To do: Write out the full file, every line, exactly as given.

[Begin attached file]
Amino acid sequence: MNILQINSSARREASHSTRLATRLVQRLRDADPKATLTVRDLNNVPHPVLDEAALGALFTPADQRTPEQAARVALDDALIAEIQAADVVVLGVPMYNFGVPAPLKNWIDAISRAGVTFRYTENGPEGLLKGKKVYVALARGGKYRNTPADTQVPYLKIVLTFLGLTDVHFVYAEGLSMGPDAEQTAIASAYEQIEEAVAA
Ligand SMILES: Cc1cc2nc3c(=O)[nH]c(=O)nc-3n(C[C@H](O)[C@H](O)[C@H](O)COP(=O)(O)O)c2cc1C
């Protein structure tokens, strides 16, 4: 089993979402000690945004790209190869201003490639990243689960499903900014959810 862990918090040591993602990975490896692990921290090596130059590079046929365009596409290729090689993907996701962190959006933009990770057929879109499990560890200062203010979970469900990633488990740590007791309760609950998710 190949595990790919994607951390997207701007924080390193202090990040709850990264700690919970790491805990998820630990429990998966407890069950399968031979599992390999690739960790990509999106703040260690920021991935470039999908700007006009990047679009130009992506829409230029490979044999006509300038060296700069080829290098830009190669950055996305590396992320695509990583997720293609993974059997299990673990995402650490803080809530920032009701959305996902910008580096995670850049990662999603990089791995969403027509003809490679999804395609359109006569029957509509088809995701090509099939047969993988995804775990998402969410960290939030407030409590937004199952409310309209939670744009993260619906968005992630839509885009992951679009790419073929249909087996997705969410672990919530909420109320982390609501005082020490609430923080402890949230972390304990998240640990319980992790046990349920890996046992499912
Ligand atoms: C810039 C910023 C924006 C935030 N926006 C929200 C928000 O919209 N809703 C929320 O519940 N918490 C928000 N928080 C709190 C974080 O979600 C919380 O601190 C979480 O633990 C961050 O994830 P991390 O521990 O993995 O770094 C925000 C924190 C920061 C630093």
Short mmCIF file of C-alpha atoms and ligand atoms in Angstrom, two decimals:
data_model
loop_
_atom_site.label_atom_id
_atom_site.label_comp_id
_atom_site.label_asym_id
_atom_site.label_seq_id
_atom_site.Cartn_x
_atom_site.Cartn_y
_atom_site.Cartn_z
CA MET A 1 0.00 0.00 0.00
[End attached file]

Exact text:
Amino acid sequence: MNILQINSSARREASHSTRLATRLVQRLRDADPKATLTVRDLNNVPHPVLDEAALGALFTPADQRTPEQAARVALDDALIAEIQAADVVVLGVPMYNFGVPAPLKNWIDAISRAGVTFRYTENGPEGLLKGKKVYVALARGGKYRNTPADTQVPYLKIVLTFLGLTDVHFVYAEGLSMGPDAEQTAIASAYEQIEEAVAA
Ligand SMILES: Cc1cc2nc3c(=O)[nH]c(=O)nc-3n(C[C@H](O)[C@H](O)[C@H](O)COP(=O)(O)O)c2cc1C
């Protein structure tokens, strides 16, 4: 089993979402000690945004790209190869201003490639990243689960499903900014959810 862990918090040591993602990975490896692990921290090596130059590079046929365009596409290729090689993907996701962190959006933009990770057929879109499990560890200062203010979970469900990633488990740590007791309760609950998710 190949595990790919994607951390997207701007924080390193202090990040709850990264700690919970790491805990998820630990429990998966407890069950399968031979599992390999690739960790990509999106703040260690920021991935470039999908700007006009990047679009130009992506829409230029490979044999006509300038060296700069080829290098830009190669950055996305590396992320695509990583997720293609993974059997299990673990995402650490803080809530920032009701959305996902910008580096995670850049990662999603990089791995969403027509003809490679999804395609359109006569029957509509088809995701090509099939047969993988995804775990998402969410960290939030407030409590937004199952409310309209939670744009993260619906968005992630839509885009992951679009790419073929249909087996997705969410672990919530909420109320982390609501005082020490609430923080402890949230972390304990998240640990319980992790046990349920890996046992499912
Ligand atoms: C810039 C910023 C924006 C935030 N926006 C929200 C928000 O919209 N809703 C929320 O519940 N918490 C928000 N928080 C709190 C974080 O979600 C919380 O601190 C979480 O633990 C961050 O994830 P991390 O521990 O993995 O770094 C925000 C924190 C920061 C630093």
Short mmCIF file of C-alpha atoms and ligand atoms in Angstrom, two decimals:
data_model
loop_
_atom_site.label_atom_id
_atom_site.label_comp_id
_atom_site.label_asym_id
_atom_site.label_seq_id
_atom_site.Cartn_x
_atom_site.Cartn_y
_atom_site.Cartn_z
CA MET A 1 0.00 0.00 0.00